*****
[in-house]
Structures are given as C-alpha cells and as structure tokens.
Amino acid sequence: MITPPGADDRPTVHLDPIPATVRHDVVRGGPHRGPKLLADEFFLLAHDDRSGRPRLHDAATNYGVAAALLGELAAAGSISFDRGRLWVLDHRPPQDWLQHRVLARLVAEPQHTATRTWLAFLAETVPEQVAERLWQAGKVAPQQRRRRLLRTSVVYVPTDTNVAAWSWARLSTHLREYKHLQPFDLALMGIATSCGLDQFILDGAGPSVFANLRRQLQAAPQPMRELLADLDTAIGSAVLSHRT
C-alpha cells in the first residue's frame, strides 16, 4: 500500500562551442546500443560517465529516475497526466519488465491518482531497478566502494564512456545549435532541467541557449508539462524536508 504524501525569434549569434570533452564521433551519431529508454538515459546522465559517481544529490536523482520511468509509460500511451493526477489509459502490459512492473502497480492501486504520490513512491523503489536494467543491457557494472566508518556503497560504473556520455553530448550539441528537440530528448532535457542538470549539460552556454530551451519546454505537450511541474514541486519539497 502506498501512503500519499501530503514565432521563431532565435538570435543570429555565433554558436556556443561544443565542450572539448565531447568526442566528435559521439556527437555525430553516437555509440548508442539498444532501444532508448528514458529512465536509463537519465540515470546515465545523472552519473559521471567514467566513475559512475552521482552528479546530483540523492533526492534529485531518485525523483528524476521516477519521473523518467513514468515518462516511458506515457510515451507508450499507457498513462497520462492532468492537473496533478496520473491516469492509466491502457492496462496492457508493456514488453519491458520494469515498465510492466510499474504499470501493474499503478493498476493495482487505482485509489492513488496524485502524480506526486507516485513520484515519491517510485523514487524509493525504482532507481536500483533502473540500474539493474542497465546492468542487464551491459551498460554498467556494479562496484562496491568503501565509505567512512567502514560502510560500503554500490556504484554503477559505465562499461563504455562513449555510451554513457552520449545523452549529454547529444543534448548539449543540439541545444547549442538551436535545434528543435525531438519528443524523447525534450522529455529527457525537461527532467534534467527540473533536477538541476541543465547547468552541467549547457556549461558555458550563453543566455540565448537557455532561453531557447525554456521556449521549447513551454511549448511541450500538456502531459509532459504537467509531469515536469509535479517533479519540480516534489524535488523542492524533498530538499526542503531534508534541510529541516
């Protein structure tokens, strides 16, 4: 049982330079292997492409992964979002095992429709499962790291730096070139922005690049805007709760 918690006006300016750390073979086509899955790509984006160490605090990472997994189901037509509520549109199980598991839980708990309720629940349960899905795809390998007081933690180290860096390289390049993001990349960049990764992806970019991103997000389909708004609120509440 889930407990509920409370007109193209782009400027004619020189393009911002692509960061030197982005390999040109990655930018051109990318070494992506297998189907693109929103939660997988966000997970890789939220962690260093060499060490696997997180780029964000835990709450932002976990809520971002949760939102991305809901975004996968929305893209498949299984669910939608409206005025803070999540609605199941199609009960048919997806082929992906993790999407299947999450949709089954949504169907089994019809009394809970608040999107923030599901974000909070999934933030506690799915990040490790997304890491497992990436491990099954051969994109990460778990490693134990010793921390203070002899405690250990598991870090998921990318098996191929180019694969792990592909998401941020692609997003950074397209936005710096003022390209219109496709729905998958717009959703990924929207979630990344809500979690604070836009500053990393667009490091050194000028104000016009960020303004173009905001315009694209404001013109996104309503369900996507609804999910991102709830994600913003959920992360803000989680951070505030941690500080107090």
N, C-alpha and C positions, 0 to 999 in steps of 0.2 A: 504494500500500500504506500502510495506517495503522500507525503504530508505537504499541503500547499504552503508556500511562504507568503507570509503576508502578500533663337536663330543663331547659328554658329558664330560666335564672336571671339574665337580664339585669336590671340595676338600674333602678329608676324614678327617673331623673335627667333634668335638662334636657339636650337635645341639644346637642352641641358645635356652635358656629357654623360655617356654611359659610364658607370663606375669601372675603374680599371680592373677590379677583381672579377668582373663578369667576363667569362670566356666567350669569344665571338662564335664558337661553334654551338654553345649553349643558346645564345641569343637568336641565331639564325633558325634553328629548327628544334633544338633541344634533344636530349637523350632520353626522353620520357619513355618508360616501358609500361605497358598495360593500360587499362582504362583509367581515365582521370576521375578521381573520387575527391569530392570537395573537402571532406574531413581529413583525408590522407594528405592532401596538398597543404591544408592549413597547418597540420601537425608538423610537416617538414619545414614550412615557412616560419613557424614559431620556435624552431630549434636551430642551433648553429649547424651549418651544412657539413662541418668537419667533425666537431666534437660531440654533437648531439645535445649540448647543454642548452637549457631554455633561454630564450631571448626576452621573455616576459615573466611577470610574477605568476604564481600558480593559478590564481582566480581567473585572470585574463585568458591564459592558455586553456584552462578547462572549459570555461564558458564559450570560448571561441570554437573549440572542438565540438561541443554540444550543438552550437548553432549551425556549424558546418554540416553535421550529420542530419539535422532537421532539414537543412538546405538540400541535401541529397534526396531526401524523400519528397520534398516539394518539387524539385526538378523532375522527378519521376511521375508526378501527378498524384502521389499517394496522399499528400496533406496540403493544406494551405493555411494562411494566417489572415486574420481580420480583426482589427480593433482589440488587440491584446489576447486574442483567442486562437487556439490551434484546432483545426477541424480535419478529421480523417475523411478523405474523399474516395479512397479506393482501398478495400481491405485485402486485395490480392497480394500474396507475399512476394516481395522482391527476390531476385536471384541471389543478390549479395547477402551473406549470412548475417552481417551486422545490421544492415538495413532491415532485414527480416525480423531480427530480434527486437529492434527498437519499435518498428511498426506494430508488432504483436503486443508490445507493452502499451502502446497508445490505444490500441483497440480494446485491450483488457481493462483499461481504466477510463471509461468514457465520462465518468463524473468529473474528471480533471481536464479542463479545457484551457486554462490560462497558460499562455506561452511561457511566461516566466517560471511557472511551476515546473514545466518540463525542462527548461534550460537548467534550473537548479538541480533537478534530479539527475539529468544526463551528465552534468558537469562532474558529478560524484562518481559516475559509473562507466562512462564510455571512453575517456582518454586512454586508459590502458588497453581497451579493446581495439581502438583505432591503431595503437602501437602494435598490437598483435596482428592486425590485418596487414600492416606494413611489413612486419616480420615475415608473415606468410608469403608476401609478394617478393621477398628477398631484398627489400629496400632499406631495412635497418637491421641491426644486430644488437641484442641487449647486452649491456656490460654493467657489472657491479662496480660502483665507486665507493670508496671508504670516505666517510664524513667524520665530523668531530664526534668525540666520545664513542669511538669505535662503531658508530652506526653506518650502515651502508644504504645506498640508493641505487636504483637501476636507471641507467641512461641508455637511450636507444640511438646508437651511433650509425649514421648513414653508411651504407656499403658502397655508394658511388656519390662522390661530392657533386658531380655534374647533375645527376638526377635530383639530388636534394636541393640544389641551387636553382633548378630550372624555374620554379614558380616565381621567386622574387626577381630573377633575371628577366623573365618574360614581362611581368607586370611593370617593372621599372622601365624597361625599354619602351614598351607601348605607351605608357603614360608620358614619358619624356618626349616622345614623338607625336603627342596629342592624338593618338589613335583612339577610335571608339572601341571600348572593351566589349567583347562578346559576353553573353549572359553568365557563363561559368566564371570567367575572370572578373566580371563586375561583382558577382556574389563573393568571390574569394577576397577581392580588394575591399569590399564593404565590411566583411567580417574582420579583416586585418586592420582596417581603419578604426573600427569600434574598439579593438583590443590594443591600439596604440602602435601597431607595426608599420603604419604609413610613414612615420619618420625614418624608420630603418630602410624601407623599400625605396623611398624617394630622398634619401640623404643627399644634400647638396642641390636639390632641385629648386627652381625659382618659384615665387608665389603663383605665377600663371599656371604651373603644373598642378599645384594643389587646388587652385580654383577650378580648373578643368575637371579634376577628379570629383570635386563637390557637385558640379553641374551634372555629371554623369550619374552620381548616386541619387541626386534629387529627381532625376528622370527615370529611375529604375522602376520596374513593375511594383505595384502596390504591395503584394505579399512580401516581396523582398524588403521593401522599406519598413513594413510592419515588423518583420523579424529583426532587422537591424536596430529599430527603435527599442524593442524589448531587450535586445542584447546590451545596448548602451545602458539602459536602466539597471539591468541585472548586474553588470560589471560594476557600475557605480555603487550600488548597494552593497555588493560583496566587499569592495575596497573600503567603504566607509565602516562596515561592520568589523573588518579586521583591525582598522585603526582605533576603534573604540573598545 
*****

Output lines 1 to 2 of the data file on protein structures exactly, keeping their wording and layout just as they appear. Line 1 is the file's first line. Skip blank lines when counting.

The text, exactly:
[in-house]
Structures are given as C-alpha cells and as structure tokens.